by Sophie Benbow, Southwest Regional Coordinator, Madagascar
I have become a city girl again. My move to Toliara, the capital of the southwest region after two years in Andavadoaka, a small fishing village has dramatically reduced my exposure to nature and enhanced my reaction to it. Toliara wildlife consists of your friendly neighbourhood rats, cockroaches and various other bugs which appear and disappear throughout the year in seasonal blooms.
I have just returned from a five day participatory mapping and data verification trip to 15 villages south of Toliara aka ‘the deep south’. I had heard many stories about the state of the roads and the journey ahead of me – and was even warned against it by my boss. However, it turned out to be both a truly wonderful experience personally for me, and a hugely important verification trip for the regional octopus stock assessment Blue Ventures is currently managing. This project employs a network of local data collectors in 30 villages throughout the southwest region and monitors the daily octopus catch landed in the sample villages.
The road was remarkably good for most of the 8 hour journey from Toliara to Soalara, although it was a little disheartening to say the least to arrive in Soalara and be able to make out the lights of Toliara across St. Augustin Bay a mere 2 hour boat ride away! Having said that, the hours of bumping along were well compensated for by frequent flashes of colour as a Madagascar Fody (Foudia madagascariensis) startled from its roadside perch, or an abrupt swerve from the driver to avoid a chameleon slowly making its way across the single track road.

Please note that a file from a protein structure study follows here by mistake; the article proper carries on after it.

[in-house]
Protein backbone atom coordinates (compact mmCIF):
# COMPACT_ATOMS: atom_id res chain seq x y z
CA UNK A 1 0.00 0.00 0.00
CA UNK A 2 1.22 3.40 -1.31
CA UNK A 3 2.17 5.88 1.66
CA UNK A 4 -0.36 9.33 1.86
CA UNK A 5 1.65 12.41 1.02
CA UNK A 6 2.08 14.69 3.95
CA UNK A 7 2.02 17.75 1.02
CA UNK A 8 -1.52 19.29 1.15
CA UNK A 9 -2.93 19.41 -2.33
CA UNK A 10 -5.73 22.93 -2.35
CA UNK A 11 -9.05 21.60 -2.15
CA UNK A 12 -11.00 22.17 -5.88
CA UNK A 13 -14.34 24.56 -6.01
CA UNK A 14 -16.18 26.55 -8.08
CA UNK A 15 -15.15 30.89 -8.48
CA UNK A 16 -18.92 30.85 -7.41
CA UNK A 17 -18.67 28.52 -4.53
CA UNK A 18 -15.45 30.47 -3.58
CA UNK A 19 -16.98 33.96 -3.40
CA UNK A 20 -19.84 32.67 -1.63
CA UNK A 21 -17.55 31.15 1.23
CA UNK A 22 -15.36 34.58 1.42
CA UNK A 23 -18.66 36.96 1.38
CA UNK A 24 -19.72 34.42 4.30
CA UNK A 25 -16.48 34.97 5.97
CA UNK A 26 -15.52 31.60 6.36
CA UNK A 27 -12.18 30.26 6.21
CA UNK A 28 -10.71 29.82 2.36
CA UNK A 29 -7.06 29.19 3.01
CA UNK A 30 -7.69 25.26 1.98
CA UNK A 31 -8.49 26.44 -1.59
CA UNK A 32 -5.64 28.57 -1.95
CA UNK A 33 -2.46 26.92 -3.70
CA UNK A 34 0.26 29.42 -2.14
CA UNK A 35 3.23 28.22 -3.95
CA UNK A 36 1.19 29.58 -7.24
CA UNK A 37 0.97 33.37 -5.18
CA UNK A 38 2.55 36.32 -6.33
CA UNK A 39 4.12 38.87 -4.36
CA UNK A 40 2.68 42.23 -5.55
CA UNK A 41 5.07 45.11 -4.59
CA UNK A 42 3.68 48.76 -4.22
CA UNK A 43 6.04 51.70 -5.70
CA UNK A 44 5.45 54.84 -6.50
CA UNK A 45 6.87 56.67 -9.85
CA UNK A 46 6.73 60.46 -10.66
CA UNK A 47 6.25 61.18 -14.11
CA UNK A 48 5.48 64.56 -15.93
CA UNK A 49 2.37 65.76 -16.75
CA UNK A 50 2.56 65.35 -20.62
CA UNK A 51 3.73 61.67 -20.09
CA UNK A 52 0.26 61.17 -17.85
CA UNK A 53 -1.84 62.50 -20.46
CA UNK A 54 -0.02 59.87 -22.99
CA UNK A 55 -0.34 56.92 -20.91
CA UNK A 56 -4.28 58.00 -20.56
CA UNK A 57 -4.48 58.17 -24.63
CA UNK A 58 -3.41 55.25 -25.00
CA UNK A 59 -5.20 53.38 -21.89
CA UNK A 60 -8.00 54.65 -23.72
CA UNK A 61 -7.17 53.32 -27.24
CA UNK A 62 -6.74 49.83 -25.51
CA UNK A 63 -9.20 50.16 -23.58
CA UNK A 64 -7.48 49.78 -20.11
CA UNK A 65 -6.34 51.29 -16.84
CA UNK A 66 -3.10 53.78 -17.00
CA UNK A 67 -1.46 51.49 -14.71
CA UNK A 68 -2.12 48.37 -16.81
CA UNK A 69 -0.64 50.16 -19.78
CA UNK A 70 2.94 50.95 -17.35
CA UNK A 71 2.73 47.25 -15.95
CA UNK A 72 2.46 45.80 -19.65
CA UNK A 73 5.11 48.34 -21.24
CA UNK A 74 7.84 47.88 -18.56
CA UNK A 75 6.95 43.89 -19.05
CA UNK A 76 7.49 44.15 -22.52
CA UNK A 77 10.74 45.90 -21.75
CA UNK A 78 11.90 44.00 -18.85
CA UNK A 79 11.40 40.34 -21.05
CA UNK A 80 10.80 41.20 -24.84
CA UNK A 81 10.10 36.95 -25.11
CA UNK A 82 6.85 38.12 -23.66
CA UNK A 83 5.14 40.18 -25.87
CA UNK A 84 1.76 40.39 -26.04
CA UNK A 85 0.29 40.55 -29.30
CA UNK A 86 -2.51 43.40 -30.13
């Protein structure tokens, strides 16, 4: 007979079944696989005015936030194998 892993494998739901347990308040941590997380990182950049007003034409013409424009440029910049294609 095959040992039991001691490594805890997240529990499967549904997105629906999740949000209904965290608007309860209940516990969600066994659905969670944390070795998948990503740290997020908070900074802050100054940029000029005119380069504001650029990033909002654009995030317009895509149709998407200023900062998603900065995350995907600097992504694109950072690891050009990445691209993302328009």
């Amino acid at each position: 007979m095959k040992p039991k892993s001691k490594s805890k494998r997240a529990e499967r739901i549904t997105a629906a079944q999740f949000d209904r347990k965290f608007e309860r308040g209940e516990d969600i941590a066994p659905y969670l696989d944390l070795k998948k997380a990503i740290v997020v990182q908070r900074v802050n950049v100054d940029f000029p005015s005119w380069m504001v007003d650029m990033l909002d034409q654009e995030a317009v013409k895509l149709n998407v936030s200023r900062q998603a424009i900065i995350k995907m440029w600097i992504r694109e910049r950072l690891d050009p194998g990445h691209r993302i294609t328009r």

At one point we were confronted by a literal flood of locusts on the road in front of us which slowly hopped out of the way, or not. Having been immersed in the marine problems of the southwest for the last four years it was interesting to learn more about the terrestrial issues facing inland communities in southern Madagascar. There is a government project dedicated to locust eradication and control based in Betioky, so we contributed as much as we could by squashing as many madly hopping locusts as possible. The depth of the problem was clearly highlighted to us as, on more than one occasion, we were literally surrounded by flying insects, bouncing off the windscreen and bonnet in all directions and sounding like a hailstorm was engulfing us.
One plus point of this plague is the resulting increase in availability of food for both human and avian predators. We drove by a group of ‘forest seiners’ skimming the low vegetation with a tarpaulin to catch the locusts and they seemed to have got themselves quite a haul. We also drove past flocks of up to 50 yellow billed kites (Milvus aegyptius) hanging around on the edges of the swarms and feasting on the frantically leaping bugs.
And then the true sign that we were in the deep south, a radiated tortoise (Astrochelys radiata) attempting a road crossing. These endemic and highly endangered tortoises are one of four species of land tortoise found in Madagascar. They were once prevalent throughout the region and are naturally protected from hunting by local tribes in some areas as it is taboo or ‘fady’. Unfortunately this fady does not spread across the whole southern region and today the tortoises exist in small, isolated populations due to their place on the festive menu of the Antanosy tribe.